Women who receive at least three screening mammograms have a 49 percent lower risk of dying from breast cancer, according to a new study. Researchers identified 755 patients who died from breast cancer between 1995 and 2003 and matched them with 3,739 controls. They found that if women had at least three screenings prior to diagnosis, their risk for mortality from breast cancer was reduced by 49 percent. The greatest reduction was seen in women between 70 and 75 years old, for whom the reduction in mortality was 84 percent. Among younger women (ages 50 to 69 years), the reduction was smaller, at 39 percent. Among the breast cancer cases, 29.8 percent were detected at screening, 34.3 percent were detected between screenings, and 35.9 percent of cases had never been screened. Also, fewer women who participated in screening had advanced cancers. Stage IV tumors were present in 29.5 percent of the never-screened cases but in only 5.3 percent of the screen-detected cases; stage IV tumors were found in 15.1 percent of the interval-detected cases.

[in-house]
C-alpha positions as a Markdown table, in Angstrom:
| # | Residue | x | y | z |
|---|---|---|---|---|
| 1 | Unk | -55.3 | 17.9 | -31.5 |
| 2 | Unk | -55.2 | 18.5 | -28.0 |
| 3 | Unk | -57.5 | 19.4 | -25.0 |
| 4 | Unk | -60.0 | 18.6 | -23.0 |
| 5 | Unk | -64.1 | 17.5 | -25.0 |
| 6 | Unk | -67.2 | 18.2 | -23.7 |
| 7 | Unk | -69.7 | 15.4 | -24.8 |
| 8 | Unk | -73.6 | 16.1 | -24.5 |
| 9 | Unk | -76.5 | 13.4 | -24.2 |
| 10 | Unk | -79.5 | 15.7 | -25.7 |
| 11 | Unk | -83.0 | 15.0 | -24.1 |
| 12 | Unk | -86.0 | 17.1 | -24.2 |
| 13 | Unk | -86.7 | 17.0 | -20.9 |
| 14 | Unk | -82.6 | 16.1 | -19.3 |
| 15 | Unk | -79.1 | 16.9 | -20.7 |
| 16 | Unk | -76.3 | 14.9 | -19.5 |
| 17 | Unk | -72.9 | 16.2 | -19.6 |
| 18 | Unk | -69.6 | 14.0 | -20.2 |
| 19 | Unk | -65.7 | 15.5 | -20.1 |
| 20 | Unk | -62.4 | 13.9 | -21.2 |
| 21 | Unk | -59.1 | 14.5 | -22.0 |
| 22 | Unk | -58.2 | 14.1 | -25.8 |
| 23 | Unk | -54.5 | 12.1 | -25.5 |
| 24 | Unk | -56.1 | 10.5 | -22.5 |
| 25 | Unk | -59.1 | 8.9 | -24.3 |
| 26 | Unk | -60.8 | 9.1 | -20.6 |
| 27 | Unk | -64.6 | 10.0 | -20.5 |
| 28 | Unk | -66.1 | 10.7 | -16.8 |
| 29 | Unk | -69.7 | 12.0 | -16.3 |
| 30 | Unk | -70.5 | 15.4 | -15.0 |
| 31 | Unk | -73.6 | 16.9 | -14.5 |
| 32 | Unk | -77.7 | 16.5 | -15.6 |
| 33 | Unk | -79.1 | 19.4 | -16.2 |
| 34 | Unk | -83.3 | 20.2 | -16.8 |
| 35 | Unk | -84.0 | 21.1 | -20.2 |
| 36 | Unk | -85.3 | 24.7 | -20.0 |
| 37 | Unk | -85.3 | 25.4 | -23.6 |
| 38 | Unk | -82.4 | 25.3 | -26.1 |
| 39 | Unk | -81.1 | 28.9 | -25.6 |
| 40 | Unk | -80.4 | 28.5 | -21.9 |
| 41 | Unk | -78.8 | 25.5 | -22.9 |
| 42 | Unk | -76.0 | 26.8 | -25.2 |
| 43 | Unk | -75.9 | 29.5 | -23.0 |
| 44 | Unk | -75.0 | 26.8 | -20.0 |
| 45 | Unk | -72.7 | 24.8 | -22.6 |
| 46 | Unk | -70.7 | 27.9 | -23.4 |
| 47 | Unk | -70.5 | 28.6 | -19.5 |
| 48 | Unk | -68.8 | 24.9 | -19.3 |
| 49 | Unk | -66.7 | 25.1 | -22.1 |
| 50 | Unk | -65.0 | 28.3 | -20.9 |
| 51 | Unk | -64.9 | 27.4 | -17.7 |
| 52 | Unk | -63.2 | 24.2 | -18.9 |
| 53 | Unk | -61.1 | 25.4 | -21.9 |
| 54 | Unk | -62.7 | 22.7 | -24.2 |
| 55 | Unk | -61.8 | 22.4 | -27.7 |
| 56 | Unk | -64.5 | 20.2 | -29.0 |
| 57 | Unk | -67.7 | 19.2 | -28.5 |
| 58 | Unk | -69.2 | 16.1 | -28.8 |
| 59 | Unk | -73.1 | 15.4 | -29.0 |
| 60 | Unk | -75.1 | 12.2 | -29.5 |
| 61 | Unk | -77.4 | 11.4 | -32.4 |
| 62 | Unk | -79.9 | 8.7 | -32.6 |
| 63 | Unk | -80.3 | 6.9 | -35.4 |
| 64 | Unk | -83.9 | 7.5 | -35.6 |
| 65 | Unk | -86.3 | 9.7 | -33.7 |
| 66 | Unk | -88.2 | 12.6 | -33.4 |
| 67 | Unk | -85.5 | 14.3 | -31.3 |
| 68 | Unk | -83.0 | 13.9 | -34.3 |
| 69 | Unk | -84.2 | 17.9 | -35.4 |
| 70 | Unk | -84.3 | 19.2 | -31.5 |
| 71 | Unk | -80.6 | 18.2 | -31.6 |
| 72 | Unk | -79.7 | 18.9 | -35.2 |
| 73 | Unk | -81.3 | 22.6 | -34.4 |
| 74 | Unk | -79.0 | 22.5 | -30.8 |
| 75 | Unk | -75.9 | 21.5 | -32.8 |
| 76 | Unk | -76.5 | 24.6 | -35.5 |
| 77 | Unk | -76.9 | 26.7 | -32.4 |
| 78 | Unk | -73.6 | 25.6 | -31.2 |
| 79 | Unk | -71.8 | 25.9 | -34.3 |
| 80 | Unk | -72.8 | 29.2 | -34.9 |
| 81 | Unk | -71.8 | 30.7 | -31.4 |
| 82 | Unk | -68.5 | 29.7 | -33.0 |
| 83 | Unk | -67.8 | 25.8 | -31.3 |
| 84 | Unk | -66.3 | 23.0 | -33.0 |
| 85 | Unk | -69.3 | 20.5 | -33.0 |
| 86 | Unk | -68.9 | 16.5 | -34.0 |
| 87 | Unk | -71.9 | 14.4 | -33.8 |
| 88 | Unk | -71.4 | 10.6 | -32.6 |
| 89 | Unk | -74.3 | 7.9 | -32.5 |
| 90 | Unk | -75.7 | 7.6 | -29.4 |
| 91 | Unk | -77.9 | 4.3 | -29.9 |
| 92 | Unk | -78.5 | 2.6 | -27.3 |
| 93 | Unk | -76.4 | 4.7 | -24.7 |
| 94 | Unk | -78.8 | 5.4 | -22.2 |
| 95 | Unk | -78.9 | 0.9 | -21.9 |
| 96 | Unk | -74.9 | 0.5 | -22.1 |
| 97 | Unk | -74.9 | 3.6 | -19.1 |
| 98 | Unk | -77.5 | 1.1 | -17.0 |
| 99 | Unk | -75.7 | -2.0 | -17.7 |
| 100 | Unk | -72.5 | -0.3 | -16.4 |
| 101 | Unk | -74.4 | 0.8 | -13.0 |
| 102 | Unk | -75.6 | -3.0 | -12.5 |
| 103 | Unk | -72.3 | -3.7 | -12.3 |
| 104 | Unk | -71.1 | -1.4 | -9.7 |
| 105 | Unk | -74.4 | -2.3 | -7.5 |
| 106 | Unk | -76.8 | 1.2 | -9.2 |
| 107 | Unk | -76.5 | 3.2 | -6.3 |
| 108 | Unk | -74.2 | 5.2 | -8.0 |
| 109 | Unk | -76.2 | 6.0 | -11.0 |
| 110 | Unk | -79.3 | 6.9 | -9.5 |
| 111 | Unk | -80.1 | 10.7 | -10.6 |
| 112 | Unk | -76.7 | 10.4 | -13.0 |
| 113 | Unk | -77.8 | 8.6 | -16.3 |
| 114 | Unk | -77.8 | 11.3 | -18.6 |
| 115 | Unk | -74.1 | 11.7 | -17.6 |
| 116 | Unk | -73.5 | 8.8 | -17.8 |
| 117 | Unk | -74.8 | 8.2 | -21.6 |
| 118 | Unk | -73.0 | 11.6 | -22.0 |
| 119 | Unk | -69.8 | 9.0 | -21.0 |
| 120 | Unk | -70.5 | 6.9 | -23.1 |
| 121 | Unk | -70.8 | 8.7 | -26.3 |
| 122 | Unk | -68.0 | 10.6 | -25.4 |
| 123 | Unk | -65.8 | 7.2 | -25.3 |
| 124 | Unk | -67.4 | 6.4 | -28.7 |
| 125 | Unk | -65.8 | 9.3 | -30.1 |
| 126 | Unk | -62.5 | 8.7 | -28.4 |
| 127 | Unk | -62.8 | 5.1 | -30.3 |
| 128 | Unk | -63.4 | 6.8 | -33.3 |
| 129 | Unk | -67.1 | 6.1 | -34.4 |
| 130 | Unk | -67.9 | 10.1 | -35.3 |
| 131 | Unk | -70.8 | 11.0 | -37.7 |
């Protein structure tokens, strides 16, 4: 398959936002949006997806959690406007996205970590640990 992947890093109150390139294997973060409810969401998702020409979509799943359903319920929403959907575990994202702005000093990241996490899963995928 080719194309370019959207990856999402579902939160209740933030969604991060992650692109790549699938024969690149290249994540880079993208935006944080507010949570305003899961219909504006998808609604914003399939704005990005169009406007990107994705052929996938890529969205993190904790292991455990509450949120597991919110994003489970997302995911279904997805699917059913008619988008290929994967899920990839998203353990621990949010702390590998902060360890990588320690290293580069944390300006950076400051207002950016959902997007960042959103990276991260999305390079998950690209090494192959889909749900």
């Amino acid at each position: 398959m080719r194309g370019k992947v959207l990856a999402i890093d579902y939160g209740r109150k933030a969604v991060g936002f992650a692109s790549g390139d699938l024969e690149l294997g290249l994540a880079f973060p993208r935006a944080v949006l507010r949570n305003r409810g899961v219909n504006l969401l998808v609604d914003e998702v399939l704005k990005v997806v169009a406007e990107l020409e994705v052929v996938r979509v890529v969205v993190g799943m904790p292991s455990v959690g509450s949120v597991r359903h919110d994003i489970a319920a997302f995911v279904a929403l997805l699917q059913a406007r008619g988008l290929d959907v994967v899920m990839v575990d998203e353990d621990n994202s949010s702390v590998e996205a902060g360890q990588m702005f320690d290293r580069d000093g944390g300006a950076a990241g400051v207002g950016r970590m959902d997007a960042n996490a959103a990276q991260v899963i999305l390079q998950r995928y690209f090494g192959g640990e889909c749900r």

From “Mammography Screening and Risk of Breast Cancer Death: A Population-Based Case–Control Study”
Cancer Epidemiology, Biomarkers & Prevention (12/06/11) Otto, Suzie J. ; Fracheboud, Jacques; Verbeek, André L. M.; et al.